Here is number 3 of my Femme Fatales series: Jezebel. The name is familiar, but for those of you unfamiliar with the story, here is an excerpt from the wiki article…
“Jezebel’s story is told in 1st and 2nd Kings, which details an intense religious-political struggle — the most detailed such account of any period in the history of the Kingdom of Israel. The account portrays the religious side of the events, with the political, economic and social background — highly important to modern historians — given only incidentally.
Jezebel was a Phoenician princess, the daughter of Ethbaal, king of the Phoenician empire. She married King Ahab of the Northern Kingdom (i.e. Israel during the time when ancient Israel was divided into Israel in the north and Judah in the south). She helped convert Ahab from worship of the Jewish God to worship of the Phoenician god Baal. After she had many Jewish prophets killed, Elijah challenged 450 prophets of Baal to a competition (1 Kings 18), exposed the rival god as powerless, and had the prophets of Baal slaughtered (1 Kings 18:40). Jezebel becomes his enemy.”
“The name Jezebel came to be associated with false prophets, and further associated by the early 20th century with fallen or abandoned women. In Christian lore, a comparison to Jezebel suggested that a person was a pagan or an apostate masquerading as a servant of God. By manipulation and/or seduction, she misled the saints of God into sins of idolatry and sexual immorality. In particular, Jezebel has come to be associated with promiscuity. In modern usage, the name of Jezebel is sometimes used as a synonym for sexually promiscuous and sometimes controlling women. In his two-volume Guide to the Bible (1967 and 1969), Isaac Asimov describes Jezebel’s last act: dressing in all her finery, make-up and jewelry, as deliberately symbolic, indicating her dignity, royal status and determination to go out of this life as a Queen.”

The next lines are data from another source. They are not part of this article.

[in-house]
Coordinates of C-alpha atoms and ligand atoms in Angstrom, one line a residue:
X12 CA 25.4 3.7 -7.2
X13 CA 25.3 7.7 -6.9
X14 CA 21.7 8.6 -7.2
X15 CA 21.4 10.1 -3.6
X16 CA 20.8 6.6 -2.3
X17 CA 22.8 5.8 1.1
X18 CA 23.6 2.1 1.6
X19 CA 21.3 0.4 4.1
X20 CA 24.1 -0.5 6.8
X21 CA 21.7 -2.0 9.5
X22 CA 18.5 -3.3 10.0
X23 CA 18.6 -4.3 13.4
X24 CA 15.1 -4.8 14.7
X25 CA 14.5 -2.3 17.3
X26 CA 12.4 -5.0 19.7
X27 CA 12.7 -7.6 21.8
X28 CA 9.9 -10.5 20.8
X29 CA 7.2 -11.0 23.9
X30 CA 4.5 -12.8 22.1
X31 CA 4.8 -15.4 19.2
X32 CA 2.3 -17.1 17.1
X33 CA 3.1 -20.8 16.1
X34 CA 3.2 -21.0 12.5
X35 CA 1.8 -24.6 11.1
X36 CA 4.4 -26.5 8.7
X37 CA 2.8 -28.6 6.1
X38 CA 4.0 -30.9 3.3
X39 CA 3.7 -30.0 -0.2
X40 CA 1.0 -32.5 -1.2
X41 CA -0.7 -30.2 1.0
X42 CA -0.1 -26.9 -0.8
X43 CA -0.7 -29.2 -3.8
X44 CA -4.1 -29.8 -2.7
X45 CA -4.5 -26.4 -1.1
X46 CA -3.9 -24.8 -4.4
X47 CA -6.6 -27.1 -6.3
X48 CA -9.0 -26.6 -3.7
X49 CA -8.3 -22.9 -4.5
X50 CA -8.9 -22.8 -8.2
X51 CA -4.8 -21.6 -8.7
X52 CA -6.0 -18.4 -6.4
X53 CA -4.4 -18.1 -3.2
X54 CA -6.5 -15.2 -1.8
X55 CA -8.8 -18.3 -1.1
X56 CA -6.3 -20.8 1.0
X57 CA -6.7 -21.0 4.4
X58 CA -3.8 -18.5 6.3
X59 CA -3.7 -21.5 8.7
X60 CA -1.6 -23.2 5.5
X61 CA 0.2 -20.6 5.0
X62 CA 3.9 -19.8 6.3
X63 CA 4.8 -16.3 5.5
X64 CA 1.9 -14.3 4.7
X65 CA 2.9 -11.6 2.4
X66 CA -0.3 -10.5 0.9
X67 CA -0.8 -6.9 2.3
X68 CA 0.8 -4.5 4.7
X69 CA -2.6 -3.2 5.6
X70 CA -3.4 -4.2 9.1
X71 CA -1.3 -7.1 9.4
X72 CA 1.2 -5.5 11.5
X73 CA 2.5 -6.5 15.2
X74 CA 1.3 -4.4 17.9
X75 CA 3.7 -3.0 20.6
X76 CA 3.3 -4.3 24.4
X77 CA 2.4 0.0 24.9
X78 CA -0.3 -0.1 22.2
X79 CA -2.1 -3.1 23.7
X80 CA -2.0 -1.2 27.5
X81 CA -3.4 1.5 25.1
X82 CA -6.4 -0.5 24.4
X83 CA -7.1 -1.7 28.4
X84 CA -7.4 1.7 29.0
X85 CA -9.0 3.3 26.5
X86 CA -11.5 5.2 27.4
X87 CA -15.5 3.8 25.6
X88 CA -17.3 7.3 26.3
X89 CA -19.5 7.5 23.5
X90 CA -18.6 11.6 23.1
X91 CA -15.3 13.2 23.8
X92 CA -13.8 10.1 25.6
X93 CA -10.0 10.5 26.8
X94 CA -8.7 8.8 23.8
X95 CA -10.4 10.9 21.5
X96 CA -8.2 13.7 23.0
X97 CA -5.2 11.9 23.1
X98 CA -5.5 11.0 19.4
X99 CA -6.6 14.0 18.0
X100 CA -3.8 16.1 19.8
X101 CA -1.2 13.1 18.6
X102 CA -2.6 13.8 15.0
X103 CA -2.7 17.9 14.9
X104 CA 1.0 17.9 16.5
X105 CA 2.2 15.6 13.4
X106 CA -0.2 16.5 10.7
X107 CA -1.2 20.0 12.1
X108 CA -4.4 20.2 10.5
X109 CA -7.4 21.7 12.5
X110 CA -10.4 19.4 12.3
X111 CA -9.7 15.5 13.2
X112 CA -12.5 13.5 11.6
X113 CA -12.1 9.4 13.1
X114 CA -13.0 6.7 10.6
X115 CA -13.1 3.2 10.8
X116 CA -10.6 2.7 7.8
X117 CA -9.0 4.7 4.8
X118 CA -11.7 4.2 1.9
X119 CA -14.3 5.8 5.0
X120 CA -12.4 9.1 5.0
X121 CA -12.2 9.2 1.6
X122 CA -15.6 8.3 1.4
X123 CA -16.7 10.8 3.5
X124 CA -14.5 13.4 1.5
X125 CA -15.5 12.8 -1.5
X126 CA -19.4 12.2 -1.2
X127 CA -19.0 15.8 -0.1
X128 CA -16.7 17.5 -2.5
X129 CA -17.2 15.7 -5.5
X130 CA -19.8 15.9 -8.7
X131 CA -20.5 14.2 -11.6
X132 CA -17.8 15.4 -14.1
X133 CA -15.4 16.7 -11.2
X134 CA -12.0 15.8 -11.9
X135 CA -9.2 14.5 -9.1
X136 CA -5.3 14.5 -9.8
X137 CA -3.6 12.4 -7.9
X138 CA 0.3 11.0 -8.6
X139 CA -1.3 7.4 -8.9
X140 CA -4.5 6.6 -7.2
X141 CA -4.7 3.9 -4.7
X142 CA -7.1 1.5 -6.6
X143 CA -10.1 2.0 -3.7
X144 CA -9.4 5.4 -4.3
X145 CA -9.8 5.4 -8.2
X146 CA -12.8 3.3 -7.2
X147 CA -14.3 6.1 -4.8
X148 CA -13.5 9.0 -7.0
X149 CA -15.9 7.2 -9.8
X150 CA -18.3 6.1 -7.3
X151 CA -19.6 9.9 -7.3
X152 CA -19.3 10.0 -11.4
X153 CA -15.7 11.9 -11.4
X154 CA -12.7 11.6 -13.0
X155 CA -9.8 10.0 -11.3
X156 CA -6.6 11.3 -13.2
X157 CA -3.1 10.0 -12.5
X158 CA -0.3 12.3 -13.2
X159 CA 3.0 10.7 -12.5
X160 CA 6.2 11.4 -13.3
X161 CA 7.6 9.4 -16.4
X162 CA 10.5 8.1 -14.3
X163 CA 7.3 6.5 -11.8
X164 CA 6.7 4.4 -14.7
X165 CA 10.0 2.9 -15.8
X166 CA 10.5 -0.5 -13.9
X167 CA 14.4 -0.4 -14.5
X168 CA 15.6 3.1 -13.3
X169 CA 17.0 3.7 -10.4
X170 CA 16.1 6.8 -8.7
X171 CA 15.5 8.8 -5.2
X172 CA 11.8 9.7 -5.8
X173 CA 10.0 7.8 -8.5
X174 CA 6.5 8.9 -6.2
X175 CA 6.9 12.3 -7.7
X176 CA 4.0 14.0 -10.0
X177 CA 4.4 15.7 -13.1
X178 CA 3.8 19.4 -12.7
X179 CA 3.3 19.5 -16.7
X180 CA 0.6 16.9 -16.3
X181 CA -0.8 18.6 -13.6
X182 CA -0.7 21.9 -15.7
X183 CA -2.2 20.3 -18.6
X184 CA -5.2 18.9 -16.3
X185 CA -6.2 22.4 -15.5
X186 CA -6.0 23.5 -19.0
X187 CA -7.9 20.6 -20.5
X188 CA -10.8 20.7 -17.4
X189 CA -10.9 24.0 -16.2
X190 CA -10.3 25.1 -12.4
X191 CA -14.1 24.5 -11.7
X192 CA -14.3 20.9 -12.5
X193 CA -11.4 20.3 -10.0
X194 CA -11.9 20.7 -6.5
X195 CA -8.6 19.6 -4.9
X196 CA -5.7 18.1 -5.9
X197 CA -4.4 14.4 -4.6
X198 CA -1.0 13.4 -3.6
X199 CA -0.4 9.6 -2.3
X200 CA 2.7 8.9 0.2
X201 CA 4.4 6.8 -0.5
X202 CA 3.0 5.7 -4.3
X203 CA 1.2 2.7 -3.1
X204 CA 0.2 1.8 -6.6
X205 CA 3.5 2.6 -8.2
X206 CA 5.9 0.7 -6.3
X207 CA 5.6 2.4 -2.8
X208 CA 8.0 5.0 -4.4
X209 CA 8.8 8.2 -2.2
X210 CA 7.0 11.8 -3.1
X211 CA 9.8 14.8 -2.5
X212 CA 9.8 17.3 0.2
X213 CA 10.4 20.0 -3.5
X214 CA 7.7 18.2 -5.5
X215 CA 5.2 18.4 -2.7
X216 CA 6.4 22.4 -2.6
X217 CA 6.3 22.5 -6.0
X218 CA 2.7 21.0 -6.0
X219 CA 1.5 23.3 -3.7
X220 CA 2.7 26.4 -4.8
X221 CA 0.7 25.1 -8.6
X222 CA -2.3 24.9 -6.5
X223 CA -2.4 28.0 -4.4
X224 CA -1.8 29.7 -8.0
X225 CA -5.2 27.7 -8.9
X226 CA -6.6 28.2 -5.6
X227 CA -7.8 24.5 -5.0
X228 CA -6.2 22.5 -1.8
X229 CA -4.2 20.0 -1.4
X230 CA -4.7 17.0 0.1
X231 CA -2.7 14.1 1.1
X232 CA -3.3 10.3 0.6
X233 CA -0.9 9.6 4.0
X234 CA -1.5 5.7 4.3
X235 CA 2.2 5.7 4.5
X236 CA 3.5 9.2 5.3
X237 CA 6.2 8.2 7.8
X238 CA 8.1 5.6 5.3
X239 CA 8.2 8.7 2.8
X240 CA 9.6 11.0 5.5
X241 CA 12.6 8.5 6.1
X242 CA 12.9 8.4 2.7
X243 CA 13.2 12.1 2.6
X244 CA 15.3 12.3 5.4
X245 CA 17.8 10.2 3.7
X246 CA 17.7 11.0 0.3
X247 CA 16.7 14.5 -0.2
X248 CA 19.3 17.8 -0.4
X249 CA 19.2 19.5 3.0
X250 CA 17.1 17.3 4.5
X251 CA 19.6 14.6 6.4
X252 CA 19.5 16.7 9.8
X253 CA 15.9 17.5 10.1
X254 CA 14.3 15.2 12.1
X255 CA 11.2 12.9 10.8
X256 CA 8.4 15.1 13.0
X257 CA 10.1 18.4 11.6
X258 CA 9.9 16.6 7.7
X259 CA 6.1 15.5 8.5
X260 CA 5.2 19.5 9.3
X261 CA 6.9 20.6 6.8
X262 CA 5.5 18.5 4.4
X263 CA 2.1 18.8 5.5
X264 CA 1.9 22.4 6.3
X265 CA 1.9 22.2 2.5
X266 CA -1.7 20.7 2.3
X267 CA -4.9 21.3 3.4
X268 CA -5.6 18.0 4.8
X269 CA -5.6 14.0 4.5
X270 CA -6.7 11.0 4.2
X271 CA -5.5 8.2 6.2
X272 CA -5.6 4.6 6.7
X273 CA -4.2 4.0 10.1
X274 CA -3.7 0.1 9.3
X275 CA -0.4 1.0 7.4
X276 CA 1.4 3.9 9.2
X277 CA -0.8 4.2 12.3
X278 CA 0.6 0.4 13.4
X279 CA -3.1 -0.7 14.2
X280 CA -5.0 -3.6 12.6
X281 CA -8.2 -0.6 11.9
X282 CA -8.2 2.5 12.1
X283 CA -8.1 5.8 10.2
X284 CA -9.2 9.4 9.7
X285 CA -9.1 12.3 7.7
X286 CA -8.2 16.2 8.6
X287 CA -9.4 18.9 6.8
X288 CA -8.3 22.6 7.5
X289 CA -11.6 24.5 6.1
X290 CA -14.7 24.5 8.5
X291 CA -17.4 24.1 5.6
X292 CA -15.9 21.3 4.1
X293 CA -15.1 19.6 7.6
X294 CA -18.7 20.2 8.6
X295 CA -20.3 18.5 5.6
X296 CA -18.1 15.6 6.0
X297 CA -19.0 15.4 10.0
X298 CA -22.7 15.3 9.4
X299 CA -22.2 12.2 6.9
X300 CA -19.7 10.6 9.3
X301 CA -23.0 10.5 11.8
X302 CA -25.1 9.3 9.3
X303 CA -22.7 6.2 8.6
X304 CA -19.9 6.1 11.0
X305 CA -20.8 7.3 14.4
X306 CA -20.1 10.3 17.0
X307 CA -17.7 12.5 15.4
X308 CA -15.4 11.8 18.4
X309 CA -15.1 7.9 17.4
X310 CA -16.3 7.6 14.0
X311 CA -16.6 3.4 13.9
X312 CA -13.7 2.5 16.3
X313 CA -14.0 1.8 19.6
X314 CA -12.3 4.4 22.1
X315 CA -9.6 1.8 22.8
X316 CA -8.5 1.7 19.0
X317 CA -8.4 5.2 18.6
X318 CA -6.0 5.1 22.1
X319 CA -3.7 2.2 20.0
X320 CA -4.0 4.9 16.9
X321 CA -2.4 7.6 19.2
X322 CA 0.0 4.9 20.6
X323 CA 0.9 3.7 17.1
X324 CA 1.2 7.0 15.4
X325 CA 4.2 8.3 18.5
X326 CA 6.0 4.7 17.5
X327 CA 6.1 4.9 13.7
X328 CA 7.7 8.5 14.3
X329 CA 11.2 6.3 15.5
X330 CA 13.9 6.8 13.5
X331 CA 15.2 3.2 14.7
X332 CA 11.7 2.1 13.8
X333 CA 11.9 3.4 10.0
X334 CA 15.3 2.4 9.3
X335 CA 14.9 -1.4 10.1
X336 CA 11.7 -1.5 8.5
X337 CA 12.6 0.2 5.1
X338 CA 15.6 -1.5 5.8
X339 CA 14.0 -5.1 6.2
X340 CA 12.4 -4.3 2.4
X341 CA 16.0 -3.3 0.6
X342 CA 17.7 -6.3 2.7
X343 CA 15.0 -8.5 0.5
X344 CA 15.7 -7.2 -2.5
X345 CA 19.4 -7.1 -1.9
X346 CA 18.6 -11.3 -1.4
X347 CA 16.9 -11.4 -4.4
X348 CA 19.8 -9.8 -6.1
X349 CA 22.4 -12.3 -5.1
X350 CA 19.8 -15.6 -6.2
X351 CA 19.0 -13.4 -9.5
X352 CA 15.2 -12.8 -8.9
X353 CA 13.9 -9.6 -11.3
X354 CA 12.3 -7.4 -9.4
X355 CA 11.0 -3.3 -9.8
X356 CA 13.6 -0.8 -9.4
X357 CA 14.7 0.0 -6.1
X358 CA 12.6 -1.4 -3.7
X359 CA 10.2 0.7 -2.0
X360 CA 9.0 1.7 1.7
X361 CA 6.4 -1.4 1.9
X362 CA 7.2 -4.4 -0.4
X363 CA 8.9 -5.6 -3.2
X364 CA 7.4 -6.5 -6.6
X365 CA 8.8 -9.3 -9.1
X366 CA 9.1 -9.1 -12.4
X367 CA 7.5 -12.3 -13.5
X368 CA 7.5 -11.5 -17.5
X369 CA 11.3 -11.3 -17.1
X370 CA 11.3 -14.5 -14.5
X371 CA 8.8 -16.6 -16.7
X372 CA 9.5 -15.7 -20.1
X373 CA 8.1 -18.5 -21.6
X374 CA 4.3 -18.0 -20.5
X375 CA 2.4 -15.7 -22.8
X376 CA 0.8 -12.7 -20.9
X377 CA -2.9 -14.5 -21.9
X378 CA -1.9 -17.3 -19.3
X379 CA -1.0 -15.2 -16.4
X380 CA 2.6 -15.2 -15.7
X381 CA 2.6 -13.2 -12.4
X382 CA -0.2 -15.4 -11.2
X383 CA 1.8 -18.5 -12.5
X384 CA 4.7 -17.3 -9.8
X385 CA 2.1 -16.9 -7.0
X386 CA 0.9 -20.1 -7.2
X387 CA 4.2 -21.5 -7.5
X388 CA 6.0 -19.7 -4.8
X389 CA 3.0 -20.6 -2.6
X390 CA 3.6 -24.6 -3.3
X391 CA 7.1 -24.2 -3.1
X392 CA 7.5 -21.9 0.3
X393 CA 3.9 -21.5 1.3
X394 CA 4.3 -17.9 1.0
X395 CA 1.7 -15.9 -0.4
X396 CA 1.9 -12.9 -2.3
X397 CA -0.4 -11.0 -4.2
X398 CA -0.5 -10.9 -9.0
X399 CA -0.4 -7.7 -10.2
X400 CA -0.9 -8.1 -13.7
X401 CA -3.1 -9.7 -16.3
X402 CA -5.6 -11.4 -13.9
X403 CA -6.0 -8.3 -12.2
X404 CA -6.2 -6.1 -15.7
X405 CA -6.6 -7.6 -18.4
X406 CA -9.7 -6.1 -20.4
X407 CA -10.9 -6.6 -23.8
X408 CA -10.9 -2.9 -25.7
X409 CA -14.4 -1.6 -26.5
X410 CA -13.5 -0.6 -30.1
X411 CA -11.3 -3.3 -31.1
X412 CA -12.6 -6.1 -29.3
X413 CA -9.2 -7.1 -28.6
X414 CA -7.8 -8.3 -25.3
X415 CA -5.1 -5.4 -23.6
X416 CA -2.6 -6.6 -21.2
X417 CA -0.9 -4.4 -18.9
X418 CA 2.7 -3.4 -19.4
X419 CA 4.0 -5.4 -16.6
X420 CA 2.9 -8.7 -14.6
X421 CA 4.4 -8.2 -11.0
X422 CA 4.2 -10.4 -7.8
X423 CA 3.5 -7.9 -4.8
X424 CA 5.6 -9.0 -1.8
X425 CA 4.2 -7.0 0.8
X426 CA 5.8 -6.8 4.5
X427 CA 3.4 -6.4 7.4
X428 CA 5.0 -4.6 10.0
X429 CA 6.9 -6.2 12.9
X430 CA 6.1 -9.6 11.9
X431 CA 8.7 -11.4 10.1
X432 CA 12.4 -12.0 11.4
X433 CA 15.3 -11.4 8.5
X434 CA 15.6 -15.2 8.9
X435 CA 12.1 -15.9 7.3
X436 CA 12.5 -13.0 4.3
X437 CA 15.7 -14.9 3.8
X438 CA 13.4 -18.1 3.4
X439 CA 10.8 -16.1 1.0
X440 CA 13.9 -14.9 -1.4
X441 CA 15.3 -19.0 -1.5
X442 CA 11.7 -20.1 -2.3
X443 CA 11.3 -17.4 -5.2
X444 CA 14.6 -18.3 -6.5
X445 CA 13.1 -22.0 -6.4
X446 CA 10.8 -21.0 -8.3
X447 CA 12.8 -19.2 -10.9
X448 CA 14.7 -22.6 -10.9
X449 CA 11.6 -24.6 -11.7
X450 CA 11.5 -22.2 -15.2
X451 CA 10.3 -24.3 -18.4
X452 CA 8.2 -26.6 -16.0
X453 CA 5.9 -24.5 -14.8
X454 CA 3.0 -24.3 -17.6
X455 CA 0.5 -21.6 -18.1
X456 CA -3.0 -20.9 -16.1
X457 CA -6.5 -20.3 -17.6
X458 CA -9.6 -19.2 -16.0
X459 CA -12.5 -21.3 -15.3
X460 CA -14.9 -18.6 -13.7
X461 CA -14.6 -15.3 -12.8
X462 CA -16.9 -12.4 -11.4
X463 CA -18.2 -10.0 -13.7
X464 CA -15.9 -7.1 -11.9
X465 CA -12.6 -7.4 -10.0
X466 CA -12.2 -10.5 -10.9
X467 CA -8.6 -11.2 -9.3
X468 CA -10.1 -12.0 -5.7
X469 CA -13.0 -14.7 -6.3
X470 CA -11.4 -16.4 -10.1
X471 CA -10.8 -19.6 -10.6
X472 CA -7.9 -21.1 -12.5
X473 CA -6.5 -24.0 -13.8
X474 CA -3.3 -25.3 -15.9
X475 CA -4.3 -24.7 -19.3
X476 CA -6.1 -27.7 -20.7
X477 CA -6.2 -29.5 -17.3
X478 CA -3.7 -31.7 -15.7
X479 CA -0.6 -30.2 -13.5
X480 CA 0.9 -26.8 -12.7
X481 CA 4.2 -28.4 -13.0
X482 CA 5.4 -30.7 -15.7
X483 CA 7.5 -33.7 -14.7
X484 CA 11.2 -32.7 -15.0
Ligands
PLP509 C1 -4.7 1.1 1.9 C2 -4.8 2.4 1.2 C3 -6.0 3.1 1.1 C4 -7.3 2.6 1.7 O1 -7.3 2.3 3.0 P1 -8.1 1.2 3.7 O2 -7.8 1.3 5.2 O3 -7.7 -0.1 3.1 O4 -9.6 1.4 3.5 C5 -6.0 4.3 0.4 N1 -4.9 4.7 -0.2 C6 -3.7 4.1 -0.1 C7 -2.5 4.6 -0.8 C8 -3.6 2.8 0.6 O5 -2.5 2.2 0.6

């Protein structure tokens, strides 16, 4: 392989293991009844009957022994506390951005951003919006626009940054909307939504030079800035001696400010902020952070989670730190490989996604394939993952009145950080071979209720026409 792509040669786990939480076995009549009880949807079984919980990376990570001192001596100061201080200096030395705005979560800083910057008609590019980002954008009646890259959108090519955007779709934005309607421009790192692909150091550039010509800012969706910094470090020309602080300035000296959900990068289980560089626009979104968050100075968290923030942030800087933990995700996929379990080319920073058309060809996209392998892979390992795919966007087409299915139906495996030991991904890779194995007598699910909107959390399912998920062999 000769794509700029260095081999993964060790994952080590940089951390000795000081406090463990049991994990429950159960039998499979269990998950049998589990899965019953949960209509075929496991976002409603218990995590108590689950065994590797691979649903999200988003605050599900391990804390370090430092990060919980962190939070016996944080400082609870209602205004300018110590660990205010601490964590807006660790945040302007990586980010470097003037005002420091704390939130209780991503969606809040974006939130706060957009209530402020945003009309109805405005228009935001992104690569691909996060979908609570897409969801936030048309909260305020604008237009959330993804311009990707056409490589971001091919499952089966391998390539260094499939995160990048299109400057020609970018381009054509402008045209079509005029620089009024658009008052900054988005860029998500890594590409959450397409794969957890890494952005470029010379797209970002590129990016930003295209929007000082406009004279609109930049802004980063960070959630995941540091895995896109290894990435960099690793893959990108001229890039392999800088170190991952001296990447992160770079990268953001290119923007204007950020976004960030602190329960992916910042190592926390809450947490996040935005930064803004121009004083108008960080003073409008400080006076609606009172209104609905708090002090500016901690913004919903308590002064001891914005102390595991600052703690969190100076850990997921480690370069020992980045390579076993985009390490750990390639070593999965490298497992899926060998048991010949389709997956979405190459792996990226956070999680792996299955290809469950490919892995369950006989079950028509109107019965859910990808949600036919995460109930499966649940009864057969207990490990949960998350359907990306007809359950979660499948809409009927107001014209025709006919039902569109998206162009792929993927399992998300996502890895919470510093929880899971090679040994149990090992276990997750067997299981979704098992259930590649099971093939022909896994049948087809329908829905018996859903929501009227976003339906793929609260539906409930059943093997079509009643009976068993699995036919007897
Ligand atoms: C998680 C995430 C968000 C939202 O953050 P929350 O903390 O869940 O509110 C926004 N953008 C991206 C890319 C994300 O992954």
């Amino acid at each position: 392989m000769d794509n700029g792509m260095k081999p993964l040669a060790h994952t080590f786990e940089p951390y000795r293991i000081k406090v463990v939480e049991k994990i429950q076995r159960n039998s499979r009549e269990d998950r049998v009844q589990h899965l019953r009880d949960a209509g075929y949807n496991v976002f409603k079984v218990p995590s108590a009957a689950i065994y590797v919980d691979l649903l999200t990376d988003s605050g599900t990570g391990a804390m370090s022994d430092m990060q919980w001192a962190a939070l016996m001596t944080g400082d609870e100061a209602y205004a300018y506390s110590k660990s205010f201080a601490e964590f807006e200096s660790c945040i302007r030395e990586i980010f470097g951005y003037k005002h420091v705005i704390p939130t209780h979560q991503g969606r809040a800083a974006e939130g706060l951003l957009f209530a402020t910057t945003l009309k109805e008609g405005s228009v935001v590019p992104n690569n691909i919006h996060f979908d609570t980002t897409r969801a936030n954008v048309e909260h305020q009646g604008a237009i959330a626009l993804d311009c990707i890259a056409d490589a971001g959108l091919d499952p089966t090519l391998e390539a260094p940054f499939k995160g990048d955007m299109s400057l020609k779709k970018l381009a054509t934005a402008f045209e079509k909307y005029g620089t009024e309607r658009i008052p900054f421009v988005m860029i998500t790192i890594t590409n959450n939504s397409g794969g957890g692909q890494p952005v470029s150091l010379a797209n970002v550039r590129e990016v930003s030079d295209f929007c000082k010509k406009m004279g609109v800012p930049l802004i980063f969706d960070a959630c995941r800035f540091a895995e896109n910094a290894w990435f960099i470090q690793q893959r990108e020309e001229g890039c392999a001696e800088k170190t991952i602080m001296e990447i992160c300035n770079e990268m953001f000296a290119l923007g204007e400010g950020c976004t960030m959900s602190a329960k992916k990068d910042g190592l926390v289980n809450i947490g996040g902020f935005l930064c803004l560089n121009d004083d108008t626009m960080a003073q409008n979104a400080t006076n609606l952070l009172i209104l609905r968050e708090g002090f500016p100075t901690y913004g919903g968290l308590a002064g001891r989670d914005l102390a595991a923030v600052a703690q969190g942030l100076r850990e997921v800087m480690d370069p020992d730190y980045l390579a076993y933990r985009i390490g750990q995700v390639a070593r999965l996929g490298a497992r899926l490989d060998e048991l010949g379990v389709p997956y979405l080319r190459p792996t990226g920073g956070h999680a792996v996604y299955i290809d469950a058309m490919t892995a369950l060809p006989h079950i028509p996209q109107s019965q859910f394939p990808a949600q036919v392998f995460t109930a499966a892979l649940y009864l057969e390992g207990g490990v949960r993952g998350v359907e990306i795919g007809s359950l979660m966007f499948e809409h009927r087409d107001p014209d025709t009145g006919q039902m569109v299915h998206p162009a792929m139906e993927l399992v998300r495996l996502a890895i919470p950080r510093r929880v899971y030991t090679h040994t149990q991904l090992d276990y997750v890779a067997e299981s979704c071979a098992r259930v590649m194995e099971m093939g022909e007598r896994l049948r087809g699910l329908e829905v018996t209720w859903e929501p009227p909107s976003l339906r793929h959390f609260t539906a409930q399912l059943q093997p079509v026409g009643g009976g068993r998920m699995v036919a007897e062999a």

Putting aside all the religious and political issues, what struck me was the basic summation of the character: royal, manipulative, and sexual.
My kind of girl! Ta-dum-dum-tshhh!!
Seriously, I actually was planning on working on another femme next, Cleopatra, but that description made me jump to Jezebel. The series will comprise of 8 ladies, most from legend/antiquity: Morgana Le Fay, Circe the Witch (see previous posts for both), Cleopatra, Jezebel, Medea, Clytemnestra, Lilith, and Mata Hari (the only modern person). I read up on their myths/legends, noting how it has evolved over the course of the centuries in order to get a sense of what they may have looked like, or or a pose or expression which may hint at their character. I also try to research period appropriate clothing, jewelry, hairstyles, etc where applicable. I already have thumbnail sketches of what the series will look like, but for Jezebel I had no idea what I was going for, until I was slapped by a muse.
You see, a week ago or so I had a “like” from another blogger, actress Elena Levon, who has a travel blog here on wordpress. (link) I was reading a post of hers with photos of her walking with lions, and was struck at how much she reminded me of my Winsomme Wildwarden character. I sent her a note asking if I could use her as a reference, and she said yes. One of the crisper pics was from a gala event, and to my eye it coincidentally had all the trappings of Jezebel’s basic character. The slightly upraised tilt of her head reminded me of an air of royalty… that sense of superiority, of looking down on others. The eyes had the tiniest hint of a squint, which creates a sense of scheming or manipulation, and finally the full, slightly parted lips have the classic sexuality you still see on magazine covers today.
Unfortunately, though I made a good likeness, I do not think I captured the eyes as well as I wish, and the overall effect as I look at it now makes her seem more “interesting” than “dangerous”. The other thing that bugs me is the “hat” or crown. The basic sources of ancient Phoenician clothing we have are stone or clay sculptures. I do not know what material is being depicted… is it wood? fabric? gold? Is it even the right shape or is the sculpture a stylized version? Ah well, that is just me being picky. In the end what matters is that she exudes what the character means today, and I think I did okay.